REVIEW: My Chemical Romance – “Danger Days”

My Chemical Romance / Danger Days.. / Warner

While there might be some lofty storytelling ambitions at work on My Chemical Romance’s recently released conceptual opus Danger Days, a classic anti-establishment message rests at the album’s core that even their most close-minded fans should be able to grasp and appreciate. Taking place in a futuristic, post-apocalyptic corporate dystopia, the new material tells the tale of the heroic Killjoys, a young gang out to sabotage Better Living Industries (BL-ind – get it?), a quasi-militaristic, pharmaceutical corporation that took over after fires swept the continent. It’s an idea that seems ripe for sci-fi movie and video game adaptation, drawing the question: is this really be the same band that united teenage misfits everywhere with the straight forward anthem “I’m Not Okay (I Promise)” in 2004?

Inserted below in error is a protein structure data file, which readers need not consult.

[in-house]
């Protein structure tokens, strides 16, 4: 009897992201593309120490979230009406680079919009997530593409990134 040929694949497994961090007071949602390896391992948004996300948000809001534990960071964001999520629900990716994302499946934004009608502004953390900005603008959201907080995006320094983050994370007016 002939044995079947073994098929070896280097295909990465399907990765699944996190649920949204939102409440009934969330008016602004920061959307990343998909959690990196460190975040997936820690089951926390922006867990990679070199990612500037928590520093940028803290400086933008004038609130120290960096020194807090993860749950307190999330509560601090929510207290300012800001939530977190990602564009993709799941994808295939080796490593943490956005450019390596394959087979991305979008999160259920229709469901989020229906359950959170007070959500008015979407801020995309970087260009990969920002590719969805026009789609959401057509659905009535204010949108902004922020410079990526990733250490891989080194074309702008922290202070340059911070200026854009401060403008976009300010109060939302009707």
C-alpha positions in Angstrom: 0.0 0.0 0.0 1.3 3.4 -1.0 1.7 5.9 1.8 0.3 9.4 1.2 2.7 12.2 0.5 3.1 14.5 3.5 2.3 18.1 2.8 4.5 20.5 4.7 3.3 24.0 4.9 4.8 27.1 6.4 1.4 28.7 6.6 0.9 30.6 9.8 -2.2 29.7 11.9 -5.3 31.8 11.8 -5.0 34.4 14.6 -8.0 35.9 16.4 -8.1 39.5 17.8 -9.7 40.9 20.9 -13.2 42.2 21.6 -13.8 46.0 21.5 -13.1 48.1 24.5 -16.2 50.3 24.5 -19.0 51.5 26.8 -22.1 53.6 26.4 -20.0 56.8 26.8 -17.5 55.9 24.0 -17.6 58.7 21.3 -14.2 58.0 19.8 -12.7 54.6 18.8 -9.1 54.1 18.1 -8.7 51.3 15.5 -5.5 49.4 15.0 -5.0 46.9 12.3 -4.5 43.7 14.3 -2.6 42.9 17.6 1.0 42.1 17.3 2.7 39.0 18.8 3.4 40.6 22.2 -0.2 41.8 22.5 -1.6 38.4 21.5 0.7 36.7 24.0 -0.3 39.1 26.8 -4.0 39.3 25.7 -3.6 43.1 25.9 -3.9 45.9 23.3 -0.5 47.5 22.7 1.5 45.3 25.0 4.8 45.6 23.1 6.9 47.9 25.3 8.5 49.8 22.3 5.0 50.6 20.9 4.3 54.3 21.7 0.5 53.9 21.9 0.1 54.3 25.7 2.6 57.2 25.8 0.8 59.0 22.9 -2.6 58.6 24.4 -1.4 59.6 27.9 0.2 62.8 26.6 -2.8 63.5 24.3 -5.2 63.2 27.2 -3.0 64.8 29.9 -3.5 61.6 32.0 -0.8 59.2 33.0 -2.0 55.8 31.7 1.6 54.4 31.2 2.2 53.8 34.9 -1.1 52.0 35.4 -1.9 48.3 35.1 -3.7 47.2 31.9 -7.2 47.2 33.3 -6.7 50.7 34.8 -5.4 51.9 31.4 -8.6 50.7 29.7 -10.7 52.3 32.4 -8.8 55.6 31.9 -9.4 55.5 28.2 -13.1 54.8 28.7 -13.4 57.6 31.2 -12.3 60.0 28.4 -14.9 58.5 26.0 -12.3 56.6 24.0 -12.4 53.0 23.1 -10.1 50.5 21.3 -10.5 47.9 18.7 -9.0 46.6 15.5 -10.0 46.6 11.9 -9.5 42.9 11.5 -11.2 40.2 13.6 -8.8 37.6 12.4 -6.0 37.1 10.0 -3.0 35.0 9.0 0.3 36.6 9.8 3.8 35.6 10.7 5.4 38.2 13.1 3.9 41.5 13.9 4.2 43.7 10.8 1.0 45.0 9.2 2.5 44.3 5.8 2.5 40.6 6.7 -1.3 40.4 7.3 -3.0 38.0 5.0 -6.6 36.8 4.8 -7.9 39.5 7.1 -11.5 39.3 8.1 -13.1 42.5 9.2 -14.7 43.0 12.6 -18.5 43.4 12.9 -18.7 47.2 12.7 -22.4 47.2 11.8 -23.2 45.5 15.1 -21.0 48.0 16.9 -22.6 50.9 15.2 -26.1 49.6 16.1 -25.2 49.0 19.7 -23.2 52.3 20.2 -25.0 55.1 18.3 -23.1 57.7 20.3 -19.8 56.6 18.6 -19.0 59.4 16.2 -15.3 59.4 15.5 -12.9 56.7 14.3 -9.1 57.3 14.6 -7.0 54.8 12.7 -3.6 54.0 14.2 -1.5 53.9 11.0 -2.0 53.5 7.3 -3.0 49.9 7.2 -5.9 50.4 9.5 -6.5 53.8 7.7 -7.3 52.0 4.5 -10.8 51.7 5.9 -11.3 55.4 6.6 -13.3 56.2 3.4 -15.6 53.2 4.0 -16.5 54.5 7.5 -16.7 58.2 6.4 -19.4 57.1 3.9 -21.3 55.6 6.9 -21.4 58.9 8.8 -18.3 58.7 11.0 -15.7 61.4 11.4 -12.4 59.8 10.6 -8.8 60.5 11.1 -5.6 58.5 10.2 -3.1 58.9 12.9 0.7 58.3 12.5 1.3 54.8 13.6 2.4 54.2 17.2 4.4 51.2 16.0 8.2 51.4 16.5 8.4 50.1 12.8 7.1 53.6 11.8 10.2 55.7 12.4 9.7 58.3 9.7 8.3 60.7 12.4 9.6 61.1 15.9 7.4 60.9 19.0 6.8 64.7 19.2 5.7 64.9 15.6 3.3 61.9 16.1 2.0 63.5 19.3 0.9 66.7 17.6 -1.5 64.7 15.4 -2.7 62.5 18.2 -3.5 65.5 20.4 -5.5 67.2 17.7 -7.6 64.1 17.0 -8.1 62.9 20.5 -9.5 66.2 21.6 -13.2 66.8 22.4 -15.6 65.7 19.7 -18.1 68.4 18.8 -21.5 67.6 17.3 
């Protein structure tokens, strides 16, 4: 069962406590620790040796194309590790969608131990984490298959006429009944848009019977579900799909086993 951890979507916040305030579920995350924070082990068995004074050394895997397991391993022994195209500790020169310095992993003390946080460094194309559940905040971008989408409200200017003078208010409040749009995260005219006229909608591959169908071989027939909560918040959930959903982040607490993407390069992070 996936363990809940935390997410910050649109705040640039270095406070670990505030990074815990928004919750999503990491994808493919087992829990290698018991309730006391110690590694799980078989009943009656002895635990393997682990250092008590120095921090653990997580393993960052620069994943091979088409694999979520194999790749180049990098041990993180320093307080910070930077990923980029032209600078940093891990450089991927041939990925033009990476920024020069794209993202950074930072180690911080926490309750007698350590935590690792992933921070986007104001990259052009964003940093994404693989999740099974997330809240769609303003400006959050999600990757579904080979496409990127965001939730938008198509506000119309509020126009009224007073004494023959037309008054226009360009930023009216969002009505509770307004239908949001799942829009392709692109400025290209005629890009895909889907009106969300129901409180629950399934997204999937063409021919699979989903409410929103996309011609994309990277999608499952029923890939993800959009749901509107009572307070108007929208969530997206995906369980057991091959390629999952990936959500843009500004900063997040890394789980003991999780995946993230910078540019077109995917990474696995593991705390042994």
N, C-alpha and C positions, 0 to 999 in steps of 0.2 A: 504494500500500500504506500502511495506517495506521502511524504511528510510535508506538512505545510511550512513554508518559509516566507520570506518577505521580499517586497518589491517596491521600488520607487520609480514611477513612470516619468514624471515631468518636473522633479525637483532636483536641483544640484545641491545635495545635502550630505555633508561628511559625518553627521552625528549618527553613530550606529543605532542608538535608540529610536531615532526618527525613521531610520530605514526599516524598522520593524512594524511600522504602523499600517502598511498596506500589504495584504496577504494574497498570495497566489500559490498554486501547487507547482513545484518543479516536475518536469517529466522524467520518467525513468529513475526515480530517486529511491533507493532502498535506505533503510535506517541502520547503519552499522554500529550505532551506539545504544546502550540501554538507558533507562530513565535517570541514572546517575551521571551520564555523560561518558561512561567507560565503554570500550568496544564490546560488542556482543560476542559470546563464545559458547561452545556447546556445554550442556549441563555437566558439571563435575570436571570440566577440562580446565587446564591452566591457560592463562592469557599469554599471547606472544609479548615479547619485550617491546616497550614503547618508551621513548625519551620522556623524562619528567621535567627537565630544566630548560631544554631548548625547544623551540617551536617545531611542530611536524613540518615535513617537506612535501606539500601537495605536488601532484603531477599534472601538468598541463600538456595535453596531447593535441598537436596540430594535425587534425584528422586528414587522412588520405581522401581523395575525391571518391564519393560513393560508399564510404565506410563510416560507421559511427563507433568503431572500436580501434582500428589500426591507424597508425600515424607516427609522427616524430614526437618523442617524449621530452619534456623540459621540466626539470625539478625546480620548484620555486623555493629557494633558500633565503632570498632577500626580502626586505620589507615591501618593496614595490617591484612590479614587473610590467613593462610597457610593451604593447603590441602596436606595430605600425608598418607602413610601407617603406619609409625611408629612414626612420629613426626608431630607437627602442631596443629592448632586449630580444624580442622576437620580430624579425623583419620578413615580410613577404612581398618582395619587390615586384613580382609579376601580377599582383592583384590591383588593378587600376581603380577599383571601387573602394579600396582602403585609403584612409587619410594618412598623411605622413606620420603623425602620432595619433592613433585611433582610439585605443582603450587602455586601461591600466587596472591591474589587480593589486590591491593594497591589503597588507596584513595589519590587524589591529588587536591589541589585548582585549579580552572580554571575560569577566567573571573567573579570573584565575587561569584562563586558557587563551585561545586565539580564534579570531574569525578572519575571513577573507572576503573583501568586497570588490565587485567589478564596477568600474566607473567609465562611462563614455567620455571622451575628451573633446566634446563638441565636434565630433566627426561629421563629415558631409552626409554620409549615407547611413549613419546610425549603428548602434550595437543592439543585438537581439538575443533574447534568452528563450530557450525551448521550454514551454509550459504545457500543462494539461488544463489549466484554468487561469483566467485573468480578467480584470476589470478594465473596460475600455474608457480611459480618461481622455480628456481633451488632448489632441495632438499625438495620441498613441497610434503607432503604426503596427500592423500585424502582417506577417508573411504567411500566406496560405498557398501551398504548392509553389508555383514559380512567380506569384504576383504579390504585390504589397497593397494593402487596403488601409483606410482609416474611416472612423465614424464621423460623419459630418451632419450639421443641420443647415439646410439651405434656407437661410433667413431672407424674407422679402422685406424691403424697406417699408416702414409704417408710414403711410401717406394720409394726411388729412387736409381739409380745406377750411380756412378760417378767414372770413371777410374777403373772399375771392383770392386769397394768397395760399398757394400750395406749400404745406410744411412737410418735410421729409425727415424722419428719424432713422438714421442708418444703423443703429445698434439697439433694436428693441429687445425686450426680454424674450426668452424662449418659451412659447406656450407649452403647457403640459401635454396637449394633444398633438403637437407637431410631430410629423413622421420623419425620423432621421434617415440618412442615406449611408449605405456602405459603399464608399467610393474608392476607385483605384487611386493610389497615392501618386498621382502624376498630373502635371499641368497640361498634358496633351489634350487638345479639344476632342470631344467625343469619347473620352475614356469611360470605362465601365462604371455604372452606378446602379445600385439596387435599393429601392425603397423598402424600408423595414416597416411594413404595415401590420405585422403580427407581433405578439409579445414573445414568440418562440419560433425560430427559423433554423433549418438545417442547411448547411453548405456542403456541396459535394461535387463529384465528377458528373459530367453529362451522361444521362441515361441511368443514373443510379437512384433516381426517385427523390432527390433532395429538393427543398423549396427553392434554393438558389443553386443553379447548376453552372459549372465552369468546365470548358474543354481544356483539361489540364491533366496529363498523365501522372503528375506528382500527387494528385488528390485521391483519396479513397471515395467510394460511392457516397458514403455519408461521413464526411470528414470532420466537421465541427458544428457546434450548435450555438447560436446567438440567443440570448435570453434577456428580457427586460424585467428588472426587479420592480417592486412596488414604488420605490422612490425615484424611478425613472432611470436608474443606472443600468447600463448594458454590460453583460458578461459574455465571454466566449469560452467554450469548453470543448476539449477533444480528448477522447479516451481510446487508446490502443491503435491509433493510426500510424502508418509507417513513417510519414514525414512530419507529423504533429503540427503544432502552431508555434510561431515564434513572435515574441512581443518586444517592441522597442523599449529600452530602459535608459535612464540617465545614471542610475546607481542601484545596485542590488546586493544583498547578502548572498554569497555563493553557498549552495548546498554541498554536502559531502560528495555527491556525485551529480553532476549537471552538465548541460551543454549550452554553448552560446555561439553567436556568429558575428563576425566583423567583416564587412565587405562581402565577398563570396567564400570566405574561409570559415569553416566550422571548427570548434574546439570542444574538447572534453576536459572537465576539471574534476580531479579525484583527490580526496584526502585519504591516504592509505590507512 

MCR have a well known knack for creating grand, deeply affective music; that was obvious on The Black Parade, and even as far back as “The Ghost of You”. Danger Days is full of instances where singer Gerard Way is at his most sincere (“SING” and “The Only Hope For Me is You”), but this sentimentality about days gone by is frequently intermingled with a very greasy, nihilistic punk rock energy (“Destroya” and “Party Poison”) that is less World War II romance and more Mad Max misanthropy. It’s this story and this blend of sounds that makes the syrupy love track “Summertime” seem so utterly out of place. It may not be the most fleshed out concept album to be released this year, but, even if it doesn’t improve your disaster preparedness, there’s more than enough here to satisfy your average road warrior.

Download: “Na Na Na”, “Party Poison”

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